Timothy Kelley

Usually it ill befits a magazine to take issue with its own past issues. But today I might rethink the opening line of the State Initiatives column in the May Managed Care. That column began, "The anti-managed care drive continues at the state level," then went on to describe legislative efforts in various states to assure that treatment for conditions with symptoms meeting a prudent layman's definition of "emergency" would be covered by health plans — even if, happily, the patient's condition as diagnosed by a physician turned out not to merit retroactively the designation of a true emergency.

Are such laws "anti-managed care?" If they are, maybe managed care will be rescued by its enemies from the opprobrium courted for it by its so-called friends. Now that I think of it, if I wanted to discredit a system of health care financing and delivery, I'd have it provide a steady diet of the double-cross described by emergency physician Gregory Henry on page 34 — his plight, that is, when that possible-MI patient he's examining in the middle of the night had better be having a heart attack, because if it's only indigestion the HMO will stiff him. And the patient, until he's examined, truly does not know.

What else would I do if I wanted to invite first legislative tinkering at the edges, then perhaps a government takeover of my industry? Well, I'd send all new mothers roaring homeward within hours of giving birth, never mind the medical particulars, and I'd threaten physicians with the loss of their livelihood if they told patients the full truth about their own medical options or the way their doctors are paid. (To read about "gag" rules see pages 19 and 37.) I'd impose stingy limits on care and penalize physicians who deviated from them. But if these limits led to tragedy I'd make sure it was the doctor, not I, who landed in court (see pages 21 and 37). Finally I'd salt the wound by paying myself a million bucks (see page 20).

Isn't it lucky managed care isn't managed by its foes?

Managed Care’s Top Ten Articles of 2016

There’s a lot more going on in health care than mergers (Aetna-Humana, Anthem-Cigna) creating huge players. Hundreds of insurers operate in 50 different states. Self-insured employers, ACA public exchanges, Medicare Advantage, and Medicaid managed care plans crowd an increasingly complex market.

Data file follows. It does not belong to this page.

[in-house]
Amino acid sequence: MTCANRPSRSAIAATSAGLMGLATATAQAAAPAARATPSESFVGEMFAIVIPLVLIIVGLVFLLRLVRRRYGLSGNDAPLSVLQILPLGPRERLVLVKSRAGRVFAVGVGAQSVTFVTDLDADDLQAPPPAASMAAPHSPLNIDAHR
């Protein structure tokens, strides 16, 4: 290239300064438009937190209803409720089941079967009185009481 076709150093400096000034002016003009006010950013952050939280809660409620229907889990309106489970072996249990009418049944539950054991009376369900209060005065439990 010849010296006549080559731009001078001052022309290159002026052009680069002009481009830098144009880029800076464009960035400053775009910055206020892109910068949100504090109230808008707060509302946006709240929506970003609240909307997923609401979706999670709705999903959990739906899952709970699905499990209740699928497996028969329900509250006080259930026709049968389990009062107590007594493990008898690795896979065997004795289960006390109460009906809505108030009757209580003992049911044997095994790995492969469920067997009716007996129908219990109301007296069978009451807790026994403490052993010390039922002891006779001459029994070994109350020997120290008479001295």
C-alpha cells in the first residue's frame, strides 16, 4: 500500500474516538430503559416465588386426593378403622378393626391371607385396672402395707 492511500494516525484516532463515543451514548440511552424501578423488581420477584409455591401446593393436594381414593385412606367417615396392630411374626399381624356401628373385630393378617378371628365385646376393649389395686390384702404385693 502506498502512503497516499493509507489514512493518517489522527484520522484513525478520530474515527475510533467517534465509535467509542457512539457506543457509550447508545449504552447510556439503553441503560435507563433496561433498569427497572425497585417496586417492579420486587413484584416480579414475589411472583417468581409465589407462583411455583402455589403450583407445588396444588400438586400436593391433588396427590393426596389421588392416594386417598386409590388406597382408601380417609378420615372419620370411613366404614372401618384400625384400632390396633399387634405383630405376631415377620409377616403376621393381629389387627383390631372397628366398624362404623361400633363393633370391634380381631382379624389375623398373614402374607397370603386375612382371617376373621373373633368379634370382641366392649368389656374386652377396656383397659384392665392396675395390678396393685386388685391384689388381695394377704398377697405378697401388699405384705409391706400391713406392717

Major health care players are determined to make health information exchanges (HIEs) work. The push toward value-based payment alone almost guarantees that HIEs will be tweaked, poked, prodded, and overhauled until they deliver on their promise. The goal: straight talk from and among tech systems.

They bring a different mindset. They’re willing to work in teams and focus on the sort of evidence-based medicine that can guide health care’s transformation into a system based on value. One question: How well will this new generation of data-driven MDs deal with patients?

The surge of new MS treatments have been for the relapsing-remitting form of the disease. There’s hope for sufferers of a different form of MS. By homing in on CD20-positive B cells, ocrelizumab is able to knock them out and other aberrant B cells circulating in the bloodstream.

A flood of tests have insurers ramping up prior authorization and utilization review. Information overload is a problem. As doctors struggle to keep up, health plans need to get ahead of the development of the technology in order to successfully manage genetic testing appropriately.

Having the data is one thing. Knowing how to use it is another. Applying its computational power to the data, a company called RowdMap puts providers into high-, medium-, and low-value buckets compared with peers in their markets, using specific benchmarks to show why outliers differ from the norm.
Competition among manufacturers, industry consolidation, and capitalization on me-too drugs are cranking up generic and branded drug prices. This increase has compelled PBMs, health plan sponsors, and retail pharmacies to find novel ways to turn a profit, often at the expense of the consumer.
The development of recombinant DNA and other technologies has added a new dimension to care. These medications have revolutionized the treatment of rheumatoid arthritis and many of the other 80 or so autoimmune diseases. But they can be budget busters and have a tricky side effect profile.

Shelley Slade
Vogel, Slade & Goldstein

Hub programs have emerged as a profitable new line of business in the sales and distribution side of the pharmaceutical industry that has got more than its fair share of wheeling and dealing. But they spell trouble if they spark collusion, threaten patients, or waste federal dollars.

More companies are self-insuring—and it’s not just large employers that are striking out on their own. The percentage of employers who fully self-insure increased by 44% in 1999 to 63% in 2015. Self-insurance may give employers more control over benefit packages, and stop-loss protects them against uncapped liability.